The growth, however, has encroached upon villages, arable land, and wetlands, making for quite a disturbing site and smell of filth at numerous landfills. Some are said to be toxic. Another problem in Tonga are rising sea levels, that may put the nation under water in the late 2000s.
Whilst Tongatapu, with few idyllic beaches and the hubbub of its capital, is not one’s brochure-like vision of the South Pacific, Tonga’s outer islands certainly are. Some sights on the island, however, are remarkable must-sees, like Lapaha. In the area of Houma, majestic blowholes squeeze the wild indigo of the sea through natural vents, spitting 30 meters high. As far as the eye can see, the terraced rock and coral coast is a stage for unbridled fury, a veritable orgy of wave activity.
If the vigor of the blowholes fails to lift your spirit, perhaps the natural coral bridge of Hufangalupe will. The view of the restless ocean 30 meters down is arresting. But if the raging sea proves too much, try the tranquility of Captain Cook’s landing place in Mu’a (Queen Elizabeth II did); the mystery of the Ha’amonga ‘a Maui Trilithon, an 11th century arch of three large coral stones, each weighing some 40 tons; the sacred Flying Foxes (bats) in the village of Kolovai; a Sunday church service for some wonderful singing; or a drive through a village.
A village visit will be instantly rewarded, provided one understands Tongan life adheres to a strict social hierarchy and codes of behavior, known as faka Tonga, the Tongan way. The apparent disorder of Nuku’alofa is hardly the way for life elsewhere. Tongan social hierarchy places God at the top, followed by royalty and nobles, high commissioners, politicians, religious leaders, and lastly, a patriarchal led family rank for the commoners.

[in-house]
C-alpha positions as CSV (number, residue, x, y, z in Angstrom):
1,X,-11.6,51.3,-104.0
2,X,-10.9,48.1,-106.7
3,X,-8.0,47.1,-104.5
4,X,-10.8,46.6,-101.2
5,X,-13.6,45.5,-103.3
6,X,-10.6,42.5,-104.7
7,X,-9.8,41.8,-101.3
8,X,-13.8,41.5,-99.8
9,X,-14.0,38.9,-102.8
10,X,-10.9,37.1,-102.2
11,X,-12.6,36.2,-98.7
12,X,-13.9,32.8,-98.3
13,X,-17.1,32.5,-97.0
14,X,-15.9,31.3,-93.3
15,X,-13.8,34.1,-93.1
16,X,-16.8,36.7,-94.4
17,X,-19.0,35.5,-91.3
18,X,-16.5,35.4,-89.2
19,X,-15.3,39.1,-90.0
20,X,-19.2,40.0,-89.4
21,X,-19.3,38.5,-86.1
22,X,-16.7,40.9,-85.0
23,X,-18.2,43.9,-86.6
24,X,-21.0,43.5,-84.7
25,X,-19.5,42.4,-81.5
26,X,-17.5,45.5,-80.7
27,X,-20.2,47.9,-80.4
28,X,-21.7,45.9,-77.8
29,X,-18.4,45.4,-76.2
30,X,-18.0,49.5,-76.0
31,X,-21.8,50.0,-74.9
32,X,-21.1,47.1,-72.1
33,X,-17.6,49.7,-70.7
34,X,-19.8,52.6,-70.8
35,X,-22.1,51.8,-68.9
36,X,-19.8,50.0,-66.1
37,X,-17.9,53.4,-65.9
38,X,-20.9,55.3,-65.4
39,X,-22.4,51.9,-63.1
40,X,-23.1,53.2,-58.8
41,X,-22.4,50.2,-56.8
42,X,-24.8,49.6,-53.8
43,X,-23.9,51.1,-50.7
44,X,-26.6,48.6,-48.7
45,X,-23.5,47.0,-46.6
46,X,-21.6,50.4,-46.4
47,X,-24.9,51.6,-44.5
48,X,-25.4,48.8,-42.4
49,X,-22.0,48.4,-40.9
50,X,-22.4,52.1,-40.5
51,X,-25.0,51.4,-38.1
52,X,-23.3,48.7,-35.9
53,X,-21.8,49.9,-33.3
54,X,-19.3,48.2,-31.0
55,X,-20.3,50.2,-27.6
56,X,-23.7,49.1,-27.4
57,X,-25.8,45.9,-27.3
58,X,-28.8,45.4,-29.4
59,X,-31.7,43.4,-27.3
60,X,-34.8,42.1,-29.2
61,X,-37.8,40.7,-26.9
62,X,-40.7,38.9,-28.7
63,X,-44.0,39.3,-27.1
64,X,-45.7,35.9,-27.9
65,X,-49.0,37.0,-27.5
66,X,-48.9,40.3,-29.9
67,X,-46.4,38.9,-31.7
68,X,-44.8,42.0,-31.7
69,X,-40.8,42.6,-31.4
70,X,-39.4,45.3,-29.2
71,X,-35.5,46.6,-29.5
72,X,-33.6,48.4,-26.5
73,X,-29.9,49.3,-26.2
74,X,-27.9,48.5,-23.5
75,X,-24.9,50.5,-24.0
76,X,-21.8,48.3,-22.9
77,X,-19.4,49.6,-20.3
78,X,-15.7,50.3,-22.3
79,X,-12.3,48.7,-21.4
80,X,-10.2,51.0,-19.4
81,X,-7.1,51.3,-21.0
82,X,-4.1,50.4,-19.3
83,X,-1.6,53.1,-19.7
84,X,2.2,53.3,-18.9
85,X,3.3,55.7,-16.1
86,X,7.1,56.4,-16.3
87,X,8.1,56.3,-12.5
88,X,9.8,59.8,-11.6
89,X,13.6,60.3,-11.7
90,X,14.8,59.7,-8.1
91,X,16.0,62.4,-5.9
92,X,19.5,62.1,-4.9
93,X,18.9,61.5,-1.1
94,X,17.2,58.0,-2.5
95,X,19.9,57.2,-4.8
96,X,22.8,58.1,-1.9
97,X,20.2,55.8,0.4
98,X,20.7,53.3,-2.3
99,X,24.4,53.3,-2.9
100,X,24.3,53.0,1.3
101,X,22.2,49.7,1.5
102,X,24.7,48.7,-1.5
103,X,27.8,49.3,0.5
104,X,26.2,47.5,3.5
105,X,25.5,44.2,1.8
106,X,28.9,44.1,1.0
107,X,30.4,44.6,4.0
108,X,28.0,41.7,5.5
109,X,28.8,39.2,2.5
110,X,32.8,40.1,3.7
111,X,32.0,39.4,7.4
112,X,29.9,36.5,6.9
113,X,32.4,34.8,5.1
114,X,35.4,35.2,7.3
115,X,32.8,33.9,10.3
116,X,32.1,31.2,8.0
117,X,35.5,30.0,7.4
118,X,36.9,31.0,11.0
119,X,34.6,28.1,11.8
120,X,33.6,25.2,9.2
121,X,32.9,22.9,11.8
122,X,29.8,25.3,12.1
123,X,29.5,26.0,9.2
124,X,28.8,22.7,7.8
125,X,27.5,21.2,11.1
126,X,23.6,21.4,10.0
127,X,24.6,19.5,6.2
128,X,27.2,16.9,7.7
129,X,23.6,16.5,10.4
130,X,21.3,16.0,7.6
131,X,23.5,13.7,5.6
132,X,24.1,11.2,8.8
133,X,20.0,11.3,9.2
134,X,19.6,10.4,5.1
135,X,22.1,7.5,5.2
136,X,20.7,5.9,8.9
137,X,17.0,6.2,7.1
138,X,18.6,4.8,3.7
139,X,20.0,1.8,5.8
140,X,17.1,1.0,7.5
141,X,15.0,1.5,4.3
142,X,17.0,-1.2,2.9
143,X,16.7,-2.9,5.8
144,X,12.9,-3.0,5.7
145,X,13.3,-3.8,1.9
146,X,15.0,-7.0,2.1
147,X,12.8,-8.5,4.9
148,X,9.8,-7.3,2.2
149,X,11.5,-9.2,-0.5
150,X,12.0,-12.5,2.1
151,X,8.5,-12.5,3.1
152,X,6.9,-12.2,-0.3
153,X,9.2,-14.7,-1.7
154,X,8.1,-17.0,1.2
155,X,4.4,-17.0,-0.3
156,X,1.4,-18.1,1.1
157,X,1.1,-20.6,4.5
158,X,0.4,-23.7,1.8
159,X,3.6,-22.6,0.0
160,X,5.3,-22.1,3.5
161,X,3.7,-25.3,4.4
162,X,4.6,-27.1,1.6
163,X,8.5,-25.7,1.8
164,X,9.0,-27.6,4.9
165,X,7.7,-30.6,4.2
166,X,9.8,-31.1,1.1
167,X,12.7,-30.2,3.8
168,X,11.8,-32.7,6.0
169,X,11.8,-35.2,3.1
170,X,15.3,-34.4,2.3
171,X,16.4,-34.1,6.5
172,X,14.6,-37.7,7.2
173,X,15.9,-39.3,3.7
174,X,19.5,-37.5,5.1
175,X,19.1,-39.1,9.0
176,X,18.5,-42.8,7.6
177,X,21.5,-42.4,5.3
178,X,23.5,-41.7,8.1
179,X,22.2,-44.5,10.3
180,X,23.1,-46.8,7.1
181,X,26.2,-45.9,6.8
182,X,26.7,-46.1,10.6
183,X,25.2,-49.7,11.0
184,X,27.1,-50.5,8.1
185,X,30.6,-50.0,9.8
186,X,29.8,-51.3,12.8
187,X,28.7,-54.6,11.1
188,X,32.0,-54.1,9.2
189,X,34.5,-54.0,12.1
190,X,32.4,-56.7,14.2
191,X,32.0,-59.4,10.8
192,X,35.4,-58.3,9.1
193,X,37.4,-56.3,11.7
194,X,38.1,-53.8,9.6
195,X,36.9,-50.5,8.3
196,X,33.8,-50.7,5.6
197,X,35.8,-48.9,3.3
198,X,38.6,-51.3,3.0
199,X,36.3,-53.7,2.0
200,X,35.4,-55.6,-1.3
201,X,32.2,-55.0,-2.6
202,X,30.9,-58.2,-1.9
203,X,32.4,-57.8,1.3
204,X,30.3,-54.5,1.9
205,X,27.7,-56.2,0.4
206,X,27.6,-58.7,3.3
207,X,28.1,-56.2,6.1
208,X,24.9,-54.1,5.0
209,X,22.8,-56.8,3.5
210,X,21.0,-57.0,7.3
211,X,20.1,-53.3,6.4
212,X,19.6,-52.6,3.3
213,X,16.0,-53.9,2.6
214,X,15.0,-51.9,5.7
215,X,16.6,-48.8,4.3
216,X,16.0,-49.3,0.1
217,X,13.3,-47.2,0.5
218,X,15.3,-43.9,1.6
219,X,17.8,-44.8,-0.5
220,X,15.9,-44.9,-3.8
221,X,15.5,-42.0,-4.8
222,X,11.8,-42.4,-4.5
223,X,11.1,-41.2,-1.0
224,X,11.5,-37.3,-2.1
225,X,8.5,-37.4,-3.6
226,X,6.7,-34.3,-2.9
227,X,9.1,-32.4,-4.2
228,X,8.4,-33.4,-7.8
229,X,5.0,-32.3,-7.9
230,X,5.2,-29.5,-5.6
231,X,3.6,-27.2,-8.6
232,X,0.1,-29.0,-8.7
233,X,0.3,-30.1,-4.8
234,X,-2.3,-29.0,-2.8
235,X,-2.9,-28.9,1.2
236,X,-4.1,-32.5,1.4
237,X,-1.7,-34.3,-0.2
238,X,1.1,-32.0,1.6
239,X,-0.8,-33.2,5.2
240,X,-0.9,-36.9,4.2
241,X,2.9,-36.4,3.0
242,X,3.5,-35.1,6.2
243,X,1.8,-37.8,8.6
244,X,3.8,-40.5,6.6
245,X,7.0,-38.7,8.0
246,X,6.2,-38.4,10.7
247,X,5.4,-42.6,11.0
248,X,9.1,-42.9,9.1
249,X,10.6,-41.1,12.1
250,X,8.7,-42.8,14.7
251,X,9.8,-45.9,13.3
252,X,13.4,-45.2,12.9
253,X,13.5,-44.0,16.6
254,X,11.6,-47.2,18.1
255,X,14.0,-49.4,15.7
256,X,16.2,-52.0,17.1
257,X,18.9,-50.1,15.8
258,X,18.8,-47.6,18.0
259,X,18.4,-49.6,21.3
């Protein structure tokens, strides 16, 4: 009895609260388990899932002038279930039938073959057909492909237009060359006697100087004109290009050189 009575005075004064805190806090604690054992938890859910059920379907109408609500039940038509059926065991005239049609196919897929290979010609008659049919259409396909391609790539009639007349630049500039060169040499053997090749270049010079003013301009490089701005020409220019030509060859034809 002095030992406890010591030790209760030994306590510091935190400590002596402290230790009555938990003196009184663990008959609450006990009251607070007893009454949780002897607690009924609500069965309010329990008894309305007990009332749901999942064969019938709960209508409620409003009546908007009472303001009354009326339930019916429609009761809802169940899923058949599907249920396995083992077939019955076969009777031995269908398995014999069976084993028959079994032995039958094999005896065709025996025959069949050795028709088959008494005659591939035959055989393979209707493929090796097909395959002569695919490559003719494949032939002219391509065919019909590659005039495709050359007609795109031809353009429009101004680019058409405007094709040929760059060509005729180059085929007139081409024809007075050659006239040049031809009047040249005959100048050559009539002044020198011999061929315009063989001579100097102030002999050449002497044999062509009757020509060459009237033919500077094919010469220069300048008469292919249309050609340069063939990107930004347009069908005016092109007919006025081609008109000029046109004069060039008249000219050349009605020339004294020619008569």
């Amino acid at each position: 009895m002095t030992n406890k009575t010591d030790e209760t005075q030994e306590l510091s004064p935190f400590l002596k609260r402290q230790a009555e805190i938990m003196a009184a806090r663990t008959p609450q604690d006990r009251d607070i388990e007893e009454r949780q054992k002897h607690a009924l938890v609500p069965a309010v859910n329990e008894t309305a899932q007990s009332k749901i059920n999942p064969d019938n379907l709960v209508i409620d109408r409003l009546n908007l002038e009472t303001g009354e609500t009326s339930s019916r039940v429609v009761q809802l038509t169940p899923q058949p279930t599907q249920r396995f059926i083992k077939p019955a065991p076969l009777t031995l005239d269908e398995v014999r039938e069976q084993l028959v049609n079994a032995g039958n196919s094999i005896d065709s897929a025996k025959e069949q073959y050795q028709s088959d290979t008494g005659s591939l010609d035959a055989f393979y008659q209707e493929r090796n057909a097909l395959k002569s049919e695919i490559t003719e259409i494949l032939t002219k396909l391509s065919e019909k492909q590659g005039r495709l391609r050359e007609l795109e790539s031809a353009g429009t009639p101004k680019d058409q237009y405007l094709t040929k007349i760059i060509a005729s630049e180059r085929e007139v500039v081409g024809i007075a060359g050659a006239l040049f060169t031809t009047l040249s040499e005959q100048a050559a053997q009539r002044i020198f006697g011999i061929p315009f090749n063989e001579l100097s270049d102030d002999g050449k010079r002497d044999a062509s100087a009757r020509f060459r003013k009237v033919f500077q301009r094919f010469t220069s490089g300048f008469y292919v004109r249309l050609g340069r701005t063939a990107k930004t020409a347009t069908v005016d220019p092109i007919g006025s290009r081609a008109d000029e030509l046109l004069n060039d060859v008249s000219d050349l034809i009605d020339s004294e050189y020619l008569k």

Rules of social protocol stem from respect for this hierarchical order, influencing language, gift giving, honor, stature, and duty. In extreme circumstances, where shame or loss of face weighs too heavy upon an individual, suicide is the result. But about all the traveling visitor needs remember, is that a clean, properly attired appearance is a welcomed sight.
Each village is colored by its residents, of course, but the ubiquitous washing line waves a banner of myriad hues. Churches are generously painted, neatly trimmed in whites and blues. Woven pandanus mats and ngatu, elaborately decorated tapa, can be seen pitched across lawns to dry amid meticulously groomed gardens with the burning reds of hibiscus and Flame Trees.
Villages are places of constant activity where a feast is in preparation or the mallet tapping of tapa, the underbark of the mulberry tree, is never far from earshot. Squealing kids can be seen chasing mud caked pigs; chickens caw all the day through; and dogs laze about, resting up for a midnight wrestling match. For sure, a Tongan village never really sleeps.
The Tongan Feast
When they are not sleeping, the Tongans eat. To be fair, they do not gorge themselves daily with wild abandon, but it is a sad fact that many Tongans, as do other Polynesians, have a constant battle with their bulge. In a country where food readily grows in front of the house and sleeps under it, it’s not surprising the Tongan feast is an event not to be missed.